There has always been a profound difference between people who have attained a college education and those who have not. In past centuries when many people stopped their education after grade school or with some high school and then went to work when they were deemed old enough, college was reserved for the wealthy and the otherwise privileged (Kennedy & Vaughn, 2004). Youth and young adults who came from families that either had agrarian or artisan level jobs were likely going to follow in the same profession. There was much less movement between professions than there is now, and there was almost no assistance, government or otherwise, for students to procure a higher education.
This fact has changed as more people are now able to receive a degree, and the number of degree available has increased dramatically over the past several decades. Mastracci (2004) found that "Although the proportion of the population earning a 4-year college degree has increased over time, nearly three-fourths of the nation's population never earns one. Over one-fourth of the population never enrolls in formal schooling again after obtaining a high school diploma." Thus, even though higher education is more available to the entire population than it ever was, many opt out of completing their degree even if they, at some point began to get one. The reasons for this are as myriad as the number of people entering the labor force, but it is not understood, by much of the population why the degrees are needed in the first place.
Although it is true that advanced degrees and years of schooling are needed for some professions (doctors, engineers, etc.), there is no need for a degree in many that now require one. A researcher made this same point when she found that "many occupations essential to the economy do not require a 4-year degree, including many service-sector jobs and skilled trades" (Mastracci, 2003). Therefore, it would seem that the inflation in the need for education is false to begin with which means that there is no need for a wage disparity, in many professions, between people who have earned a college degree and those who have not. Unfortunately, it does exist.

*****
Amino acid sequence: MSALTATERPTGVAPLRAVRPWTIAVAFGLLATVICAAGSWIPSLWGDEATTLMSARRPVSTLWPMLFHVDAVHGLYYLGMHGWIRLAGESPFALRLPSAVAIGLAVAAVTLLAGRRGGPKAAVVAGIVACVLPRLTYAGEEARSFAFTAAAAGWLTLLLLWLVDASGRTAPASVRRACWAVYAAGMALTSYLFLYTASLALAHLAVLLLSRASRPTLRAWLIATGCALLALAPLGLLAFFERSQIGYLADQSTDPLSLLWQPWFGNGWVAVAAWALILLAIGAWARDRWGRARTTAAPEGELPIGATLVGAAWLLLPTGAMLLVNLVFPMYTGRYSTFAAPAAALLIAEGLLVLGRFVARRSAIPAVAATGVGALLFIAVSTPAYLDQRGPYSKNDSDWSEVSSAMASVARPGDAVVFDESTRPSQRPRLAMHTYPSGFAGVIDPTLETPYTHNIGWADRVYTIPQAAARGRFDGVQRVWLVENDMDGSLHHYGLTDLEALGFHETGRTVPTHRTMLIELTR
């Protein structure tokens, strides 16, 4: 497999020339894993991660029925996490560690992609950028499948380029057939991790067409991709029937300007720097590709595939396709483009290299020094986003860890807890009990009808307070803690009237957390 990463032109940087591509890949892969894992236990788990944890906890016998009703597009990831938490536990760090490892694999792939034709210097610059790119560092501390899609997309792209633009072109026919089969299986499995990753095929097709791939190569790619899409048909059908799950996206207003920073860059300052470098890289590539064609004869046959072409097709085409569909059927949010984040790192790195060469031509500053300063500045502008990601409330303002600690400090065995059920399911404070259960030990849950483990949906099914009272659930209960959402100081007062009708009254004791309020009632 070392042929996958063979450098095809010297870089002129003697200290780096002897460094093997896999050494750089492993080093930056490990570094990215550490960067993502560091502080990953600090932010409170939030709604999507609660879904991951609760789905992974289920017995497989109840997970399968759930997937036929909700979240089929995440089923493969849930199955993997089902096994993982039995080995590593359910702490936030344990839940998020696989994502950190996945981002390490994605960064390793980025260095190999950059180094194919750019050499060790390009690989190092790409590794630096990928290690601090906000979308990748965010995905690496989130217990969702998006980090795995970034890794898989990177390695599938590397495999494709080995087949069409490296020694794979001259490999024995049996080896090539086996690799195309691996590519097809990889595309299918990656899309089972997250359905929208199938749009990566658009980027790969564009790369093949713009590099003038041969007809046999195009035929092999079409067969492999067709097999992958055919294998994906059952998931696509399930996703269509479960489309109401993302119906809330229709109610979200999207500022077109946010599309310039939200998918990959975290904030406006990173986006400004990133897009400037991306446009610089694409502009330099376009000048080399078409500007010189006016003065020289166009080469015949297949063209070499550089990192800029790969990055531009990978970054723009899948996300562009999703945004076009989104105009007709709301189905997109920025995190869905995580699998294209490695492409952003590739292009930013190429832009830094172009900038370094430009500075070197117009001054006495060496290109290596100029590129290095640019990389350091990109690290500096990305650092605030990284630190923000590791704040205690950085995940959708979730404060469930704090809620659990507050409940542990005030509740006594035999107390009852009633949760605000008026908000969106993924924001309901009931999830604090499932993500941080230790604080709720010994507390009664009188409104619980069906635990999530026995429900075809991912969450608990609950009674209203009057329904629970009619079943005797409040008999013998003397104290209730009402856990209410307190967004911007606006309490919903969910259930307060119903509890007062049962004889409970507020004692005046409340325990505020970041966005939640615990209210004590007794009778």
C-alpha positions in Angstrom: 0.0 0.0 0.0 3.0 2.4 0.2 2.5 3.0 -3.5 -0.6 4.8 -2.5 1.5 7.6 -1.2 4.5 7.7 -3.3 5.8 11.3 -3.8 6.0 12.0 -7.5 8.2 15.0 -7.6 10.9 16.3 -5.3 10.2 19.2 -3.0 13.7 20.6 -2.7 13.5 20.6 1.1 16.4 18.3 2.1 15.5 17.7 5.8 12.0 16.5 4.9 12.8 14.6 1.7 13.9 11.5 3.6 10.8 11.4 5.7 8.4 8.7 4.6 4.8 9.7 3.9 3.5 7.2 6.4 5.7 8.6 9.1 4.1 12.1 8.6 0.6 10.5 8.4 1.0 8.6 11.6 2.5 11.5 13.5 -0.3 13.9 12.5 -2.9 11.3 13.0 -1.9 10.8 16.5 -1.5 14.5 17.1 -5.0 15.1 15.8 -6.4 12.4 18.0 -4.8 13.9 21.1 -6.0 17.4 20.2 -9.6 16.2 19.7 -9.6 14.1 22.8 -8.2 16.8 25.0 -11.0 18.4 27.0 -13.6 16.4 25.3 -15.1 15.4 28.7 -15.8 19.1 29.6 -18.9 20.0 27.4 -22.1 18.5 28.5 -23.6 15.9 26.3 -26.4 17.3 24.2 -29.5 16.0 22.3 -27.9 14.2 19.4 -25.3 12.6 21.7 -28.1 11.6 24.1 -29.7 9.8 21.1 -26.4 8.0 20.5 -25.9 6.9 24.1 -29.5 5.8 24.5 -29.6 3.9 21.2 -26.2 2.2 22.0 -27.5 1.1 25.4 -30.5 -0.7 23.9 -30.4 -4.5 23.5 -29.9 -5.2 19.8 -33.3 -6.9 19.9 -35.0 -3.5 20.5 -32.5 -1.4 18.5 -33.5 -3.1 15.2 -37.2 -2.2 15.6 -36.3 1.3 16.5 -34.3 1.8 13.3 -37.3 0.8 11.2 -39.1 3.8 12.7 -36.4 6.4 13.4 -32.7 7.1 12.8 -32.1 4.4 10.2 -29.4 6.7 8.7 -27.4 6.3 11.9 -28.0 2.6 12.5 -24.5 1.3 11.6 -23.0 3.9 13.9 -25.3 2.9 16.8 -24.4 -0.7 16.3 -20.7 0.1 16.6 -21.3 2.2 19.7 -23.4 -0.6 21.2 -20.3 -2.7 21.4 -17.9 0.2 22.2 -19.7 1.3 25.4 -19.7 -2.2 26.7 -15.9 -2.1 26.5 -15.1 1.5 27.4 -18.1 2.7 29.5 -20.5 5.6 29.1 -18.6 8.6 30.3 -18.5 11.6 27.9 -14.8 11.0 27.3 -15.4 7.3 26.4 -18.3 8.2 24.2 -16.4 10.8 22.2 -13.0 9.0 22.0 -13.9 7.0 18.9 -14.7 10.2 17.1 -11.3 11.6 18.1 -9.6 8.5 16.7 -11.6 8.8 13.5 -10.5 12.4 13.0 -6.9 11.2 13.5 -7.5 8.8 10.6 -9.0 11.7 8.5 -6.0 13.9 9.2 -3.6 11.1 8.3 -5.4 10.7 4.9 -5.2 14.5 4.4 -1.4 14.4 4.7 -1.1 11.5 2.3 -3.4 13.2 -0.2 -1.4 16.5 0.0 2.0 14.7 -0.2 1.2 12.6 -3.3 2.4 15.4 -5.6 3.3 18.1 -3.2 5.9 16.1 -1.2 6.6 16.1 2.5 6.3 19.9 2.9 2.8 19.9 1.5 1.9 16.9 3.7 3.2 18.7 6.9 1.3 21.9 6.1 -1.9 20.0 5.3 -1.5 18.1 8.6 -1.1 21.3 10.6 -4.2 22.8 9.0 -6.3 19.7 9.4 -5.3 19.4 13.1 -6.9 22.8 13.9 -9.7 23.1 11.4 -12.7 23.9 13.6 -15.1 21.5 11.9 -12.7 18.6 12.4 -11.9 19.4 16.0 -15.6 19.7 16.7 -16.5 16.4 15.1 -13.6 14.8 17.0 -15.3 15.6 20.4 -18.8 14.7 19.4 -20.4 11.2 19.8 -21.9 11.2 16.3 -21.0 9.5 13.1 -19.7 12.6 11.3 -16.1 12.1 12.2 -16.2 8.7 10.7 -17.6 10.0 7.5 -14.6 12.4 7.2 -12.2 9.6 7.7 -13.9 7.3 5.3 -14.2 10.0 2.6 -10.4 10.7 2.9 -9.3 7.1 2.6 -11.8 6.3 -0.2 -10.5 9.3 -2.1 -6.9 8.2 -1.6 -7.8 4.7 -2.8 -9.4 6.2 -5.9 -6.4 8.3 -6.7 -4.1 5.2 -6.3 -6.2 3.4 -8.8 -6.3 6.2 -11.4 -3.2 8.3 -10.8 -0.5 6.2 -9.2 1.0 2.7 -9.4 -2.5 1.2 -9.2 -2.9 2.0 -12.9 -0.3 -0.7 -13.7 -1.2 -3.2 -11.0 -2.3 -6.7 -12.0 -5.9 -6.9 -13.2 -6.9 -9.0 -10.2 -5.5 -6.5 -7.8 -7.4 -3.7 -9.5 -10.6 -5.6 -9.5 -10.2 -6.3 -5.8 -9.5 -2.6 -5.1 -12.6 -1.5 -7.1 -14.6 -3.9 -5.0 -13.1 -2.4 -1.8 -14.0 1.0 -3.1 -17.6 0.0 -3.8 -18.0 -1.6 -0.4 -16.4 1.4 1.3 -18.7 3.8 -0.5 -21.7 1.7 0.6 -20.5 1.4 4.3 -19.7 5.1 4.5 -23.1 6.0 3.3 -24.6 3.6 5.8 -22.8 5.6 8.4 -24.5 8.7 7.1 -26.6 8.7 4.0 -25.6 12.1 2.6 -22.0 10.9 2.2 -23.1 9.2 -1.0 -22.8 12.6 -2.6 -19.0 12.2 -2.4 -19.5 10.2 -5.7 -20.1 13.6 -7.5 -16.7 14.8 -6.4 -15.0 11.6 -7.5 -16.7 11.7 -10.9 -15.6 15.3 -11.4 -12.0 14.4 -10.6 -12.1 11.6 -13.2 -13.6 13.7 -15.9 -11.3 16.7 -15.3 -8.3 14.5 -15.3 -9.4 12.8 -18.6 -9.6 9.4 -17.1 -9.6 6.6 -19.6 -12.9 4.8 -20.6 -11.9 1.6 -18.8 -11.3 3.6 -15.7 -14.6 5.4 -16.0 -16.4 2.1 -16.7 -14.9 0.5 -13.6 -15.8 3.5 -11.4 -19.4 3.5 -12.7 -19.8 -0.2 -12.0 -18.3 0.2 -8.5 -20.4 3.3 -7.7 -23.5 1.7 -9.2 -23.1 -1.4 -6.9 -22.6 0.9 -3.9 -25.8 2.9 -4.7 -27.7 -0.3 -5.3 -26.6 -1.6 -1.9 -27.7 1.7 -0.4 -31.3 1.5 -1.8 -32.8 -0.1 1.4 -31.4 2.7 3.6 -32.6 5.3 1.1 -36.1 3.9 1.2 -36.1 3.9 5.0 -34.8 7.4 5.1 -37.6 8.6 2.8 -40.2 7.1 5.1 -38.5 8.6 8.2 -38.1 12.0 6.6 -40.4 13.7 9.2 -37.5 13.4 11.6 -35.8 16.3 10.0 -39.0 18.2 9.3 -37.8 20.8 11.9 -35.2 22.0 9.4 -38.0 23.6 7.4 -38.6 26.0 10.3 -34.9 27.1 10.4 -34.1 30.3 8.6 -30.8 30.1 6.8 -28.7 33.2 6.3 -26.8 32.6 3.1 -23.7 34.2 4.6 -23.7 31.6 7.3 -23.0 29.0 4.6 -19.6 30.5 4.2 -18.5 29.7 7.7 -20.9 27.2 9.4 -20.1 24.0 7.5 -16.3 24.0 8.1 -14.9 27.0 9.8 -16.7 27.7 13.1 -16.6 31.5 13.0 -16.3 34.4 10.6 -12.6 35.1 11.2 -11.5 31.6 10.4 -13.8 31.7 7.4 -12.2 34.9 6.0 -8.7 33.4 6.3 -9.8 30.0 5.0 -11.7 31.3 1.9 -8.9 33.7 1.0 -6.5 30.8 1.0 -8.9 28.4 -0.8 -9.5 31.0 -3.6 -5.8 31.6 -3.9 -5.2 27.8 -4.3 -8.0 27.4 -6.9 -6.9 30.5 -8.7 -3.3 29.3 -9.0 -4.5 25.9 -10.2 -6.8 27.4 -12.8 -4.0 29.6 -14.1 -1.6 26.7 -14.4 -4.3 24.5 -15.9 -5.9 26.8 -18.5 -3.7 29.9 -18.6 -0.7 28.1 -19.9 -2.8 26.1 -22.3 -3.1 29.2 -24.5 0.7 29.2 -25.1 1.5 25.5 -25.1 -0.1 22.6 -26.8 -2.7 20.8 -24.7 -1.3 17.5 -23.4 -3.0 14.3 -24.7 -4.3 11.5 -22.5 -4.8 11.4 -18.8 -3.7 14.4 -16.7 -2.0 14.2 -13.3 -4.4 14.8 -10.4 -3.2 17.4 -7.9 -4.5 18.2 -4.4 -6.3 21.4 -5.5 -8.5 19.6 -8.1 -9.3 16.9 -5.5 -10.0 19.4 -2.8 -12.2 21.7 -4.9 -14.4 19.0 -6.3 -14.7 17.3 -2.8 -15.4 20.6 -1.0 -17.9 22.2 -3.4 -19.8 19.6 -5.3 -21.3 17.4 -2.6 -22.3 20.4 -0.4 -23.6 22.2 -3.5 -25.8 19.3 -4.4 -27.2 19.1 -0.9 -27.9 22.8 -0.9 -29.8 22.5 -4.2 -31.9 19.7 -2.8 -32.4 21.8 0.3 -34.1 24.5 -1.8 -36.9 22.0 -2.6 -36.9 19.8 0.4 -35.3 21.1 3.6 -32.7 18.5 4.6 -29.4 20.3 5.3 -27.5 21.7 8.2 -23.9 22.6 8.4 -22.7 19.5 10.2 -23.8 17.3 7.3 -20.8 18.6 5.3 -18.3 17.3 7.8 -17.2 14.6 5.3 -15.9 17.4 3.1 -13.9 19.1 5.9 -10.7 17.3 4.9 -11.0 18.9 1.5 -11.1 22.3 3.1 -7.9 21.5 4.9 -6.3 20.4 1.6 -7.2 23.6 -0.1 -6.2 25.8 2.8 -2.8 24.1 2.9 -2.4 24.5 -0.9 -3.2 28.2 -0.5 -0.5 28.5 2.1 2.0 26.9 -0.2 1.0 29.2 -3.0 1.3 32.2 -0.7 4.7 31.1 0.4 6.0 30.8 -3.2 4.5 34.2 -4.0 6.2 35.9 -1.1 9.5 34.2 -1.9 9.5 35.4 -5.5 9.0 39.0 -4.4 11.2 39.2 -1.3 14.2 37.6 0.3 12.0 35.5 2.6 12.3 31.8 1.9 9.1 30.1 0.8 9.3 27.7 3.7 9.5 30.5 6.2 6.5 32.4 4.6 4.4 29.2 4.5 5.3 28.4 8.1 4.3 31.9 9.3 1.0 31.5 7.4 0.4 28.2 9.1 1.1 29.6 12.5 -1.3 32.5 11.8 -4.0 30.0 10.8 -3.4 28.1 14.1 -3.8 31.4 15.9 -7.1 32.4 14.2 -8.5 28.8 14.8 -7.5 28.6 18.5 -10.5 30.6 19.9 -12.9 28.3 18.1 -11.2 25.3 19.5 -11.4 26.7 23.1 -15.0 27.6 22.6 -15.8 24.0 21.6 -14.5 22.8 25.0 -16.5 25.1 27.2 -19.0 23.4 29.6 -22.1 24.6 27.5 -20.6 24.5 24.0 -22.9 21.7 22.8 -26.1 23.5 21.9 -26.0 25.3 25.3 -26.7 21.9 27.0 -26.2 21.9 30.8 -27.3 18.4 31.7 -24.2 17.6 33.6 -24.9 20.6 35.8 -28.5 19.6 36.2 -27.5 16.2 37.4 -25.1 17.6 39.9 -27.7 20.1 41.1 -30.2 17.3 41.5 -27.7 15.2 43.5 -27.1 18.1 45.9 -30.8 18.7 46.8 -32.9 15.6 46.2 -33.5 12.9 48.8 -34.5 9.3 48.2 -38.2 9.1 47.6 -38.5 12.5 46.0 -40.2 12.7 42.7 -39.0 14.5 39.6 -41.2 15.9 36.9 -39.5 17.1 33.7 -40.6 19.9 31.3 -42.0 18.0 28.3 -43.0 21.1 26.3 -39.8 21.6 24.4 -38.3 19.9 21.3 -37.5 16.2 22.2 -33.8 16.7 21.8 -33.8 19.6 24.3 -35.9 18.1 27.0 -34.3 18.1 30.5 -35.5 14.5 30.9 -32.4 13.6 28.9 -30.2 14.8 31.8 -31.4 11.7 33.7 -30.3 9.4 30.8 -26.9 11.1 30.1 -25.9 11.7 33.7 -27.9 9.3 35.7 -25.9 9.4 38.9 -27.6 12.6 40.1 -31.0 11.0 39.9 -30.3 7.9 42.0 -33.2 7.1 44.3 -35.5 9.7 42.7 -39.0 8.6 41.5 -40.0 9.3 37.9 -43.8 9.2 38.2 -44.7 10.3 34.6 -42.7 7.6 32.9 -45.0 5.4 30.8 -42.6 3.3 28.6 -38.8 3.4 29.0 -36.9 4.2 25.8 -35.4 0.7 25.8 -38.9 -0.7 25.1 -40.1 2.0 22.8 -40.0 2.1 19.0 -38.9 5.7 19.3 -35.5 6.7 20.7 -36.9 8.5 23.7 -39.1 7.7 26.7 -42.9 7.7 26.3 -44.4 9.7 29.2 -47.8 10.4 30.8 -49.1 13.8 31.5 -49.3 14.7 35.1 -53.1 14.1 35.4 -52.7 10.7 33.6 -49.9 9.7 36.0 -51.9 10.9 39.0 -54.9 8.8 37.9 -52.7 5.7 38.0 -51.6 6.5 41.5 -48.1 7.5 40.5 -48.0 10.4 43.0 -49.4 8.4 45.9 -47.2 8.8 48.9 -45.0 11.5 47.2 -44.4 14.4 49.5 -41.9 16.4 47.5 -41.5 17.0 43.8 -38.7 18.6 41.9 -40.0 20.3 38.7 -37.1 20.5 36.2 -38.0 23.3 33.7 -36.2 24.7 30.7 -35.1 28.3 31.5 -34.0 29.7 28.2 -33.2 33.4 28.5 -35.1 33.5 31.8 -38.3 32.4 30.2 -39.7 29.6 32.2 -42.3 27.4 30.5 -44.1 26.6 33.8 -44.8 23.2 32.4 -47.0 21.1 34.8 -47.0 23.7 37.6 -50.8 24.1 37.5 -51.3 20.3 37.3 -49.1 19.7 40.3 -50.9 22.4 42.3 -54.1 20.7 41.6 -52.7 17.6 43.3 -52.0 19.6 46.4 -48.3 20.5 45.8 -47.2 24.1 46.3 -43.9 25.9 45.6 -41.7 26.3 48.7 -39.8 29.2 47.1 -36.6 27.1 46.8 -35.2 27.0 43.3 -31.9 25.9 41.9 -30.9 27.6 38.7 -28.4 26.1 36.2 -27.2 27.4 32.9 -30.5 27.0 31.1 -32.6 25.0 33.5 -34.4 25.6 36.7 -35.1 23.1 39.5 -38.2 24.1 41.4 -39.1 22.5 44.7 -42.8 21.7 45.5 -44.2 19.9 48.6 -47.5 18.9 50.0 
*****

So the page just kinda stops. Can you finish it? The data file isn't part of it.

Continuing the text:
Researchers have found, for a matter of fact that there exists a startling disparity between workers who have earned an undergraduate degree or higher and a person who has not. According to the chart in Appendix A, after an adjustment for inflation the real disparity is $450 a week between people with a college degree and those who have a high school degree and no college (Strachan, 2011). These are 2006 figures, but there is an even greater degree of separation currently. Wheeler (2005) found the same issue pre-2006 that Strachan found several years later, but another researcher noted that "over a work-life, individuals with a bachelor's degree working full time, year round, earn about one-third more than individuals who do not finish college and earn almost twice as much as individuals with a high school diploma" (Aughinbaugh, 2008). The data that proves the disparity is apparent to the weakest observer, but the cause is what has been debated so vigorously.
The two primary positions in the discussion are reserved for those who are looking at "between-sector dispersion" in the same industry (Wheeler, 2005), and those who see it as a technology gap that affects all industries due to the…